There have been many times when my friends have sought me out for advice, and I love nothing more than getting to mull over an issue with them. Perhaps I am not the one to come to if you want sugar-coated bullshit, but if you want the truth, I will try to find a nice way to give it to you. Honestly? I really enjoy getting to share my hard-earned knowledge with someone who is ready to hear it. Not only does it make me feel like maybe I am helping, but it also makes me feel grateful for the things I have learned along the way.
When someone asks how they can get their boyfriend into recovery, I can tell them point blank “YOU can’t. Only he can do that for himself. Don’t take that shit on, because if you start now, you are going to get mighty resentful real quick.”
Yesterday, a girl I do not know posted something anonymously saying she was sure her boyfriend was up to no good- he basically slept with his phone in his pocket and never let it out of his sight. She went on to say he’d cheated in the past, etc., etc. Everyone who answered her seemed to be giving her tips on how to play detective, how to find out what was up.
She hadn’t even tried talking to him about it honestly.
Lord have mercy. I told her to think about the bigger picture! This was her one precious life! Is this how she wanted to spend it, sneaking around, trying to gather information on a person she didn’t even trust? How would that benefit her in the long run? In my opinion, even confronting someone you don’t trust is a waste of time because you aren’t going to believe anything they tell you. At that point, it’s really already over. Yeah, with lots of work from both sides, you might have something salvageable. Maybe. But is “salvageable” really the way we want to describe our love lives? Ehh…I don’t know about you, but that’s not the stuff for me.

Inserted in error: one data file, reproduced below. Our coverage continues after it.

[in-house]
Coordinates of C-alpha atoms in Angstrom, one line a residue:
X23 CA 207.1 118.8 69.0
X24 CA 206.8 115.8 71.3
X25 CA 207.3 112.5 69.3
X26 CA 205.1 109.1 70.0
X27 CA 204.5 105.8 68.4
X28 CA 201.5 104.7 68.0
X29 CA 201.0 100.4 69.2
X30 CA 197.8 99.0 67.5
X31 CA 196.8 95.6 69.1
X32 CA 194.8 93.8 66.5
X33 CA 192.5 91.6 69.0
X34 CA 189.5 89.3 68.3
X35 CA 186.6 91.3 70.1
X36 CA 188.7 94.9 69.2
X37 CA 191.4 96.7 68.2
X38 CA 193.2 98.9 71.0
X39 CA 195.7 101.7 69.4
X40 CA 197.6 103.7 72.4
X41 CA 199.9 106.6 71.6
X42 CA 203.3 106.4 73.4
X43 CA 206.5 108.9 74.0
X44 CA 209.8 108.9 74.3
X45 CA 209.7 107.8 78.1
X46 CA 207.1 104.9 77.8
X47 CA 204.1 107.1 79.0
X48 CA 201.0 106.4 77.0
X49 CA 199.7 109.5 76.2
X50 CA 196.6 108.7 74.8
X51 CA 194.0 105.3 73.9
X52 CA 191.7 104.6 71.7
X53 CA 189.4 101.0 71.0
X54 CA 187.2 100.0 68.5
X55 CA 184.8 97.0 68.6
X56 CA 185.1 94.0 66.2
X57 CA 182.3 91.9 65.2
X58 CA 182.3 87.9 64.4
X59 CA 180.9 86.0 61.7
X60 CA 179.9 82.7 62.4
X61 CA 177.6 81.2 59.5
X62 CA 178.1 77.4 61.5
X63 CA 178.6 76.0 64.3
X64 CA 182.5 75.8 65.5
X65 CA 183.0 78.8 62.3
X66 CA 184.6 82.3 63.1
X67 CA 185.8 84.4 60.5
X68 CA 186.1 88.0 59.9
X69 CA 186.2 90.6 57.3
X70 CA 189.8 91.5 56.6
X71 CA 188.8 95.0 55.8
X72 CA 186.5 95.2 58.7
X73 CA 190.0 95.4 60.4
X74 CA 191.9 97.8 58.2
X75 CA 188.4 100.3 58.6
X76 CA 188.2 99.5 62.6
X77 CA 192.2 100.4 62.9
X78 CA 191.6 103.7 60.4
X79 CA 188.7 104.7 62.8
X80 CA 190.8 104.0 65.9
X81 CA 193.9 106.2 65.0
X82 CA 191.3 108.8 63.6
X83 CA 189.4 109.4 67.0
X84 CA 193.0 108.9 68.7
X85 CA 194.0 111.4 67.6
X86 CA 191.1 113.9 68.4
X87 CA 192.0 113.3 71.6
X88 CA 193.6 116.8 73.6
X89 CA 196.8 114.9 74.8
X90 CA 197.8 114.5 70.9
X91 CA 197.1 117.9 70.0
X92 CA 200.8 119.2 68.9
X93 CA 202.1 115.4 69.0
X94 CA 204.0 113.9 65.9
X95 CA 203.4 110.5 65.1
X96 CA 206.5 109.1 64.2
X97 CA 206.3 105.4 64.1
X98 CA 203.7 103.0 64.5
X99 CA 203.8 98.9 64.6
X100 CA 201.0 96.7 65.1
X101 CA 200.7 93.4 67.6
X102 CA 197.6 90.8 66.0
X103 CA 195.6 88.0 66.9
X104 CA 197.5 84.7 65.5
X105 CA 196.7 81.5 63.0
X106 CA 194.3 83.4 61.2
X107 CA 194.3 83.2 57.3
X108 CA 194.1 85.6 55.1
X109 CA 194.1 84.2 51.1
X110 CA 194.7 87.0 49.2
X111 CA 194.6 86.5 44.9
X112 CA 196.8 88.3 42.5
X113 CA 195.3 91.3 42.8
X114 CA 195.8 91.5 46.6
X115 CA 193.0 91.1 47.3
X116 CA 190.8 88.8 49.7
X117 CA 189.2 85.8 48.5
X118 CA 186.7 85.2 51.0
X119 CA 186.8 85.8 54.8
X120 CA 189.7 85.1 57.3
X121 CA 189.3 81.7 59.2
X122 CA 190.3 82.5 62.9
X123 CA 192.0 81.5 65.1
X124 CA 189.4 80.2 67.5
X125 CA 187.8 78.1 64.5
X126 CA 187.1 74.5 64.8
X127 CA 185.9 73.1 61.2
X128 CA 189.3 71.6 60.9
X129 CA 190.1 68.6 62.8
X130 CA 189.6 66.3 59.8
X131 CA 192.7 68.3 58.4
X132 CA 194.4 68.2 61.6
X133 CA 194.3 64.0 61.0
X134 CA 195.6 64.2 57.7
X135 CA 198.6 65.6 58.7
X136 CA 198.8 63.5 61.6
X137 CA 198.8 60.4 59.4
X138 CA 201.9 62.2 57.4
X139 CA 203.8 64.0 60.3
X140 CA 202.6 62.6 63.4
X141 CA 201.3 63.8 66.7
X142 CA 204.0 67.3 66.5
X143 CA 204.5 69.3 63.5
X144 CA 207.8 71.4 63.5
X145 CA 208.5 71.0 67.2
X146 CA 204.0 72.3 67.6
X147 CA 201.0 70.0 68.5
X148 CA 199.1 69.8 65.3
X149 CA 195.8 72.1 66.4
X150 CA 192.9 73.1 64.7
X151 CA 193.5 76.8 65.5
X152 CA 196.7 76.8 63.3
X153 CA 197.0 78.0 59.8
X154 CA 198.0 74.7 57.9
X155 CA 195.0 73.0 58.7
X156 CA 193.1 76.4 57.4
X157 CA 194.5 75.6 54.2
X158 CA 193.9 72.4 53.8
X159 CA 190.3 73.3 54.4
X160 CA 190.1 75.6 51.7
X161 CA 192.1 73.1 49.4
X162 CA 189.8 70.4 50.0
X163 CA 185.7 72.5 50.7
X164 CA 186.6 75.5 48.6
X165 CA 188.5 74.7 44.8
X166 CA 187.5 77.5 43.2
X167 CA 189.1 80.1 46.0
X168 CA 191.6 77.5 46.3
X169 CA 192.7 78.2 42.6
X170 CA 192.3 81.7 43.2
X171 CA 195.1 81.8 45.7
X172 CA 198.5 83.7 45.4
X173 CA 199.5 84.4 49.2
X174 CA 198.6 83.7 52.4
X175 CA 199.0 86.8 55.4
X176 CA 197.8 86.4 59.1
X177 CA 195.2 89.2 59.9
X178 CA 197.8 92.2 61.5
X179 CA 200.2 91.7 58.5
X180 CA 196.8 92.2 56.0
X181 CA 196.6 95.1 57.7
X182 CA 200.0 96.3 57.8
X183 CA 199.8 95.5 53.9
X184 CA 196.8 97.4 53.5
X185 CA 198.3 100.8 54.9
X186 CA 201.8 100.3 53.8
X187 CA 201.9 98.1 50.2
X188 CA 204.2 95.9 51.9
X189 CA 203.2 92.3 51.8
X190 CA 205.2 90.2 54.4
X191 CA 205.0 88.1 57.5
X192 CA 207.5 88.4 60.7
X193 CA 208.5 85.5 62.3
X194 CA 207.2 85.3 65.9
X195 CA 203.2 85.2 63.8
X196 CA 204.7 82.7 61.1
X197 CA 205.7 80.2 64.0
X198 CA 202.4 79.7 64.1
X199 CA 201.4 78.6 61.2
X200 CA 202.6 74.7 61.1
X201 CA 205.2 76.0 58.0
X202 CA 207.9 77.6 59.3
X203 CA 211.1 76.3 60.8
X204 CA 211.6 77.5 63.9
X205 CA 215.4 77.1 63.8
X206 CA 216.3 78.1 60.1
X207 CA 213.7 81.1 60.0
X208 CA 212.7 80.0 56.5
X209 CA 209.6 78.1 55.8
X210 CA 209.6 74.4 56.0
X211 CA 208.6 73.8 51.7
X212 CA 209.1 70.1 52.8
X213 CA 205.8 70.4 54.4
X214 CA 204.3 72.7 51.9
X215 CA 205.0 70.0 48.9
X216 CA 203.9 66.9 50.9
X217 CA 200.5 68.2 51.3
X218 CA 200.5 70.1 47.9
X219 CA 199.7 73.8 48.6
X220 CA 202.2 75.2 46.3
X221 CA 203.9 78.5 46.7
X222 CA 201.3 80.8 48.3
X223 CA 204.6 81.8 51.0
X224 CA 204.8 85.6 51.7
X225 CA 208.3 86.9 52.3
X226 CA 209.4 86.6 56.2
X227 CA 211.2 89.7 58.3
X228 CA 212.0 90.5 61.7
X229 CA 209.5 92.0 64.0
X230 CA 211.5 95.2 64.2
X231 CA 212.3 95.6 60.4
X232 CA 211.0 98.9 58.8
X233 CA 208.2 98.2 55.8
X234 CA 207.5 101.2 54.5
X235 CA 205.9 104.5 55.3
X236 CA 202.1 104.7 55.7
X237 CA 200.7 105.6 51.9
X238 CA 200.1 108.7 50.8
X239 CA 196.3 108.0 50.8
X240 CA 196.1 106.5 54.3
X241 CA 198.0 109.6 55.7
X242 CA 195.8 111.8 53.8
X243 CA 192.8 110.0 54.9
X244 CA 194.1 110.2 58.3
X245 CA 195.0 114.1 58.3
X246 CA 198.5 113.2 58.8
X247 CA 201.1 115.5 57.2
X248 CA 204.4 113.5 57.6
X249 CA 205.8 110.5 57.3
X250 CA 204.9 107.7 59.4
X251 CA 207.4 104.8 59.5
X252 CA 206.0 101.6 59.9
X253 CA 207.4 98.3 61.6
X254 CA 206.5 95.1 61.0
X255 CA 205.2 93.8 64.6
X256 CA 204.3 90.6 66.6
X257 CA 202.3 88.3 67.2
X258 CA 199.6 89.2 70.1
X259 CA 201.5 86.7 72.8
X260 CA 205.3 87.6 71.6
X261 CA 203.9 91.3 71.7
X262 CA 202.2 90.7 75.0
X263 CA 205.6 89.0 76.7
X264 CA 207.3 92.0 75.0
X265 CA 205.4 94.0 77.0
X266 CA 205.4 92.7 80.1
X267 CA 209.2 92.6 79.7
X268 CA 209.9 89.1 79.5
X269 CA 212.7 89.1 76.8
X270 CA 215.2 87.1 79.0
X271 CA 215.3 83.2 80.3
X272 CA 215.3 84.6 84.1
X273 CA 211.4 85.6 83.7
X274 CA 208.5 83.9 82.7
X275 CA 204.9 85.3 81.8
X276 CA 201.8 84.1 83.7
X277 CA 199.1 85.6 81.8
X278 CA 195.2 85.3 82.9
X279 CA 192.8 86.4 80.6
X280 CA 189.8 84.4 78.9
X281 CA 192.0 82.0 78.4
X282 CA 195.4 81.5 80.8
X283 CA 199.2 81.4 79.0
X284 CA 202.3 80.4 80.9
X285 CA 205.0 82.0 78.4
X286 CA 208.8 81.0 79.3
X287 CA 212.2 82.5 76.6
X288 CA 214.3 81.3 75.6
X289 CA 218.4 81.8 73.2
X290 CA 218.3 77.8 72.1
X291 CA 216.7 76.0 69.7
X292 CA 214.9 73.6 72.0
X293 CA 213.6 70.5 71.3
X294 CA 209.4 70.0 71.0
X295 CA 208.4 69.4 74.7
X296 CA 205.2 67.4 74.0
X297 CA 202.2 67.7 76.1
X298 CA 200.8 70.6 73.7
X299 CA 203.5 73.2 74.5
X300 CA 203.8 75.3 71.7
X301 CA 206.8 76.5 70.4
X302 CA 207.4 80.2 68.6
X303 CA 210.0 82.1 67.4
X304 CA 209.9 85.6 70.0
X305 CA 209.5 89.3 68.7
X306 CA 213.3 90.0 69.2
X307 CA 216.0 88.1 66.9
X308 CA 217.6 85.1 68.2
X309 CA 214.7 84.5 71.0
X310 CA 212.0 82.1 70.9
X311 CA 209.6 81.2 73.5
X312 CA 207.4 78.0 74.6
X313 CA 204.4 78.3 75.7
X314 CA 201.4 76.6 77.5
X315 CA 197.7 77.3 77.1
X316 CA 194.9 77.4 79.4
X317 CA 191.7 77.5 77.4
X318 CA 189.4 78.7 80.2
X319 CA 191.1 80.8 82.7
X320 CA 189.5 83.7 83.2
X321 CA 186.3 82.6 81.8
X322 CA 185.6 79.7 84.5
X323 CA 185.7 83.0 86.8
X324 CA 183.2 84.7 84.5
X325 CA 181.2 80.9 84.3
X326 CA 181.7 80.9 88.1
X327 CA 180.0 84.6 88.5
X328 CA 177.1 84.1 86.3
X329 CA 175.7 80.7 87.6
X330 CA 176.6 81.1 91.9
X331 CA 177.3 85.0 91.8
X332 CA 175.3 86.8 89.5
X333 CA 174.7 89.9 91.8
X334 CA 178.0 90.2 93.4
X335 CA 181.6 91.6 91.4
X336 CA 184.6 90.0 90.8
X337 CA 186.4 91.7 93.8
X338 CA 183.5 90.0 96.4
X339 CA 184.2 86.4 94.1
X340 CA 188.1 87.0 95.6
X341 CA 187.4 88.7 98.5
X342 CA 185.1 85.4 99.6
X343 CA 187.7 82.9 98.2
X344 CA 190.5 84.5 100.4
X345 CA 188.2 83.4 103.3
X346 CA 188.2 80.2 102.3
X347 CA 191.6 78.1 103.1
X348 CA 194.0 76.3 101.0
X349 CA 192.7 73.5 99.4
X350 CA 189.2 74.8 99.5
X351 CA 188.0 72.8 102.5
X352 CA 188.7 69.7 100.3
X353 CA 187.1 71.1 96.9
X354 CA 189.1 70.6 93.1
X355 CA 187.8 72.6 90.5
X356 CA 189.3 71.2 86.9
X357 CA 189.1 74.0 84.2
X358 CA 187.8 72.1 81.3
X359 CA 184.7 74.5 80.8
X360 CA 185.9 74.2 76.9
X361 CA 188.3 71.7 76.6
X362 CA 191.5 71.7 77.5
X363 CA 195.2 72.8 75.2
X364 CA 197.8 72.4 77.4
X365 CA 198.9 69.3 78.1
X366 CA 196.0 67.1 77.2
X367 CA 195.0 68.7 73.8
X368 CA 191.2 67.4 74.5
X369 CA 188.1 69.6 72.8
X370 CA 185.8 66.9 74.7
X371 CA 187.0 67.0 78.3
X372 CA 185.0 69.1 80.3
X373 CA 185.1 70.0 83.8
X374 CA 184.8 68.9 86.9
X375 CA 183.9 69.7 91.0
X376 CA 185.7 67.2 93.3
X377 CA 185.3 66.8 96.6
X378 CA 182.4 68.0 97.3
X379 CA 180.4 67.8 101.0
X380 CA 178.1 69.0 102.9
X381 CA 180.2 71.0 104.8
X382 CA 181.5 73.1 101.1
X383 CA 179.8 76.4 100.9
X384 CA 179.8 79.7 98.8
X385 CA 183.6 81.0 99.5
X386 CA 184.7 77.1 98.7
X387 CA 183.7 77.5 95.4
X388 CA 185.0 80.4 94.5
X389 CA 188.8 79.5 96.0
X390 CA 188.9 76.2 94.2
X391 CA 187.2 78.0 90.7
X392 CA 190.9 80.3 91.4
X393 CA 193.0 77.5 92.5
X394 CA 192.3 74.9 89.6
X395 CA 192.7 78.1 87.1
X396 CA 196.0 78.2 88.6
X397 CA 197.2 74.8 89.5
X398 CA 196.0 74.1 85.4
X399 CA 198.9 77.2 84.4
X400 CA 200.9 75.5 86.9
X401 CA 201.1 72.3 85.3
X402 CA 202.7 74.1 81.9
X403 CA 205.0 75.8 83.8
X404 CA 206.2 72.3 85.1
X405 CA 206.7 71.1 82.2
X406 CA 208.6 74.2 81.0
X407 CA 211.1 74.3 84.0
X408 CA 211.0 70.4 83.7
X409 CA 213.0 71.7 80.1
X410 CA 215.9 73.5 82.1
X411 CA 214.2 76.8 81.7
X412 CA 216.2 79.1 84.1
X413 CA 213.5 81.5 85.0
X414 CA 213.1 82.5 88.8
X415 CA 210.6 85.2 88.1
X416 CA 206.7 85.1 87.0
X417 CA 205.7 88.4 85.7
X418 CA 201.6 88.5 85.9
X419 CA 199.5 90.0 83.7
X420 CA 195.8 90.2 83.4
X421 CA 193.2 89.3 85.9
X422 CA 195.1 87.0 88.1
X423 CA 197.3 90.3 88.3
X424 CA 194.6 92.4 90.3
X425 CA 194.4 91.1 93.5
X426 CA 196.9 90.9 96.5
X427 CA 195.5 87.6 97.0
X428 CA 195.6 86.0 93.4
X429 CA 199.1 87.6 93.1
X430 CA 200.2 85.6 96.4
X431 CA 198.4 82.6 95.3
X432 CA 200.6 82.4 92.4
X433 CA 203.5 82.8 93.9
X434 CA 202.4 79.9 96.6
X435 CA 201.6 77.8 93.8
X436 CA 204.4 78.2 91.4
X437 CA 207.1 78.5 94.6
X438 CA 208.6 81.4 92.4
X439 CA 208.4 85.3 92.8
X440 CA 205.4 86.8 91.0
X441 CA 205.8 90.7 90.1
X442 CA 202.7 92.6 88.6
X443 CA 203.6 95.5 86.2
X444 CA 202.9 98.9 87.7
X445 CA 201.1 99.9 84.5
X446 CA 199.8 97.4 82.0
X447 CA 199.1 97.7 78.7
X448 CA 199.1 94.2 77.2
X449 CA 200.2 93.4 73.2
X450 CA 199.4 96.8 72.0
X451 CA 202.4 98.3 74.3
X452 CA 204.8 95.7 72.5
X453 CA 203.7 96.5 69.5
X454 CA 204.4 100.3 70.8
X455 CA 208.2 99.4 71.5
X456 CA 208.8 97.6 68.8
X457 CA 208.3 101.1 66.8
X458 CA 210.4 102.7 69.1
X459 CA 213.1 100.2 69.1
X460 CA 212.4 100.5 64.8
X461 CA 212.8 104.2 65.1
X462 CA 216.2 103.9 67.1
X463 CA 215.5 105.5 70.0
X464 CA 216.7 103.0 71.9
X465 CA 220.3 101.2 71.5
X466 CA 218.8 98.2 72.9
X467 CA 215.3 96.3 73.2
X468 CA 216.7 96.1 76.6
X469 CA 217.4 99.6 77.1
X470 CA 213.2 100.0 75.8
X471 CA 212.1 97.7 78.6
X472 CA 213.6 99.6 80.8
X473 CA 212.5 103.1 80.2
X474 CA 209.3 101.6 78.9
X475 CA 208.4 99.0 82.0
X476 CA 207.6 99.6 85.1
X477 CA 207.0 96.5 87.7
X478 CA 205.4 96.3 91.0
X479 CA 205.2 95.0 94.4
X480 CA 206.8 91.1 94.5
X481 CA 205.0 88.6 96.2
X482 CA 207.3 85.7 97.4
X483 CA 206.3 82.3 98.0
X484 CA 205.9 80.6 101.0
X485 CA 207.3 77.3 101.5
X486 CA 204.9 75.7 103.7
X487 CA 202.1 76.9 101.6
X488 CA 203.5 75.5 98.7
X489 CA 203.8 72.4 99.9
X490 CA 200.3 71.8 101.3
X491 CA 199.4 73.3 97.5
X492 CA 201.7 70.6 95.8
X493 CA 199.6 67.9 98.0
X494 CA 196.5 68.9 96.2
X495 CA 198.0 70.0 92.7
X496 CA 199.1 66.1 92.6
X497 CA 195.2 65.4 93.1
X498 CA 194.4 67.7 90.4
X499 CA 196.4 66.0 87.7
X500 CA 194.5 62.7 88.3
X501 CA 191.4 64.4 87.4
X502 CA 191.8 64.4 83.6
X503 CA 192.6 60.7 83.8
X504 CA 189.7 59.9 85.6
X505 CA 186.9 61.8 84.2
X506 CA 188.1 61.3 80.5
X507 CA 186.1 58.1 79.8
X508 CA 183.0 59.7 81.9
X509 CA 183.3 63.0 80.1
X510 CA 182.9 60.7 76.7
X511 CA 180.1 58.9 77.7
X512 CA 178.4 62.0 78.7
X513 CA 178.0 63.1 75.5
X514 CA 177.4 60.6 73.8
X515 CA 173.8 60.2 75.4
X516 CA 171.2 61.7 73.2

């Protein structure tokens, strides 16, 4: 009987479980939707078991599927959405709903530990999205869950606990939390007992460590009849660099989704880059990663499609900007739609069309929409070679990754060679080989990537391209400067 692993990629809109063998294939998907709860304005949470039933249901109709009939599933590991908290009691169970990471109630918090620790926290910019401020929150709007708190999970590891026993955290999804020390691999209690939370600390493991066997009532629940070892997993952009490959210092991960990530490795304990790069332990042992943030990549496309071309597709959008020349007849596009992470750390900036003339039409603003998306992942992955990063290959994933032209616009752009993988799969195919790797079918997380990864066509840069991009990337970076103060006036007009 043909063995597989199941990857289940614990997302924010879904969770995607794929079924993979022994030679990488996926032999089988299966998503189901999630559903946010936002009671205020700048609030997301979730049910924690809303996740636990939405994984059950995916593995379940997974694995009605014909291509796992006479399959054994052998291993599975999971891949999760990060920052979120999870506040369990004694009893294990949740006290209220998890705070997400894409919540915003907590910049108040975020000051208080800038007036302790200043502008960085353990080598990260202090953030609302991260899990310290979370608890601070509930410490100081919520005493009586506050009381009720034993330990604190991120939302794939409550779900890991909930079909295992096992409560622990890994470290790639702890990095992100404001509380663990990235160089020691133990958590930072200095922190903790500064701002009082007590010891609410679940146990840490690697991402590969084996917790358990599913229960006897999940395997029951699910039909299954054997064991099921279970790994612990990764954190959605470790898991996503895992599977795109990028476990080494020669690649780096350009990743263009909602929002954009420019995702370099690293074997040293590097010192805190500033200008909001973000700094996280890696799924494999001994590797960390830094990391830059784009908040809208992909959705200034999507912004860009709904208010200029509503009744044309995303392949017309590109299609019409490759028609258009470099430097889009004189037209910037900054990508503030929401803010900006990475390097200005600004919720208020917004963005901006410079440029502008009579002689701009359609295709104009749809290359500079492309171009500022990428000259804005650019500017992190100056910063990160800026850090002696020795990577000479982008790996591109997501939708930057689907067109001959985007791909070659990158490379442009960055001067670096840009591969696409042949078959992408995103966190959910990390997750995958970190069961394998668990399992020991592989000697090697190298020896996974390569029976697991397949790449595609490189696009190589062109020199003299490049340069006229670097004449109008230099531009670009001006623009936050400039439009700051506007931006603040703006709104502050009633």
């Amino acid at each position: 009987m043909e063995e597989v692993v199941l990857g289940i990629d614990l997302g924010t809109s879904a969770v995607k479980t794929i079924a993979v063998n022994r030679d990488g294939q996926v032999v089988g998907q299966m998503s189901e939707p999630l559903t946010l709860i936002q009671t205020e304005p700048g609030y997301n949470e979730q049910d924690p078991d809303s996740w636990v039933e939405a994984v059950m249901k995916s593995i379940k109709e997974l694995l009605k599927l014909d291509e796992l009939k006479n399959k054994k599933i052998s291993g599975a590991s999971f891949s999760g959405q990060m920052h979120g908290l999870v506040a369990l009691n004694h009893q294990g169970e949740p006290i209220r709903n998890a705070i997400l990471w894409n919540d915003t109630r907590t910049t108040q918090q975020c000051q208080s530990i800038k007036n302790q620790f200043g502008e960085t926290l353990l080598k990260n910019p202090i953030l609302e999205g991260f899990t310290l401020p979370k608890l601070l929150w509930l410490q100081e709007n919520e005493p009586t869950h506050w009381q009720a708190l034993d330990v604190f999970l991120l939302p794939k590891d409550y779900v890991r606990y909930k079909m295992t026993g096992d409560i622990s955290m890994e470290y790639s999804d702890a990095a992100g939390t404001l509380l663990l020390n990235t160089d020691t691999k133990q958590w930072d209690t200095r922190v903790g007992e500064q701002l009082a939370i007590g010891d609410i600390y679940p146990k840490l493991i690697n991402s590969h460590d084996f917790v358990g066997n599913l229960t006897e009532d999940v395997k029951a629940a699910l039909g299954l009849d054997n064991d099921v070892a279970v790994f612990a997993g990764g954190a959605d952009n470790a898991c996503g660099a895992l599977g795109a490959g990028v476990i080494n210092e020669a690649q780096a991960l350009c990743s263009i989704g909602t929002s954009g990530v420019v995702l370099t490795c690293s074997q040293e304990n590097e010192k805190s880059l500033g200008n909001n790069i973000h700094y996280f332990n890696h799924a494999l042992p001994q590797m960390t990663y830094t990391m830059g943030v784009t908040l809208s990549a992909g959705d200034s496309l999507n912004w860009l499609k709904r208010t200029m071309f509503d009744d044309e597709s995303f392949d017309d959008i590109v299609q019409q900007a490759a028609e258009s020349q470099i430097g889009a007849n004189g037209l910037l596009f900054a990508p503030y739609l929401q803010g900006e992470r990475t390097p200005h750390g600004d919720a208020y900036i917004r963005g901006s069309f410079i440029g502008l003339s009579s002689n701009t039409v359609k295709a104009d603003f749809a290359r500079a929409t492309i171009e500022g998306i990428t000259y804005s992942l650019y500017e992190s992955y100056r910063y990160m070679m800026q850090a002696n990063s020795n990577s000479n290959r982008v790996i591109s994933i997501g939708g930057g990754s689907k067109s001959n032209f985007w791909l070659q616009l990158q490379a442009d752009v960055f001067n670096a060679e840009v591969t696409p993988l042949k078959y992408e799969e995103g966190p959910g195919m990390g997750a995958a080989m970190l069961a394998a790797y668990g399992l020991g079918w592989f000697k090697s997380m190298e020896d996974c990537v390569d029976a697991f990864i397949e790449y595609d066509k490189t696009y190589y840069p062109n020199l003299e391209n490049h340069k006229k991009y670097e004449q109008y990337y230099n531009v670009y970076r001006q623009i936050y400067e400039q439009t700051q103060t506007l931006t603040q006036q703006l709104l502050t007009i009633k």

Wanna know how I arrived at this conclusion? Scroll back through my blogs to the very beginning, I’m sure you’ll find something. But if you can’t, I’ll just tell you- I lived it. I was that girl. And it sucked, it hurt, it drove me insane. I lived through it, I learned from it, and I am healed now. It took a long time.
Here’s the thing- I would not trade the experience I’ve gained for anything. My life was a colossal mess. Sometimes it was so bad, it hurt so much, that I didn’t think I could survive it. I didn’t follow the rules. I messed up a lot. I’ve still never been married or bought a house or even finished college. But I’m happy, and I’m secure, and I know myself. Once upon a time, the thought of relying on myself terrified me. Not anymore. The idea that I can depend on myself today is empowering and reassuring.
At 44, I like myself more than I ever have. I think this might be the very best part of my life so far. I am truly grateful for everything that shaped me into the woman I am today. And that really is the best part of all.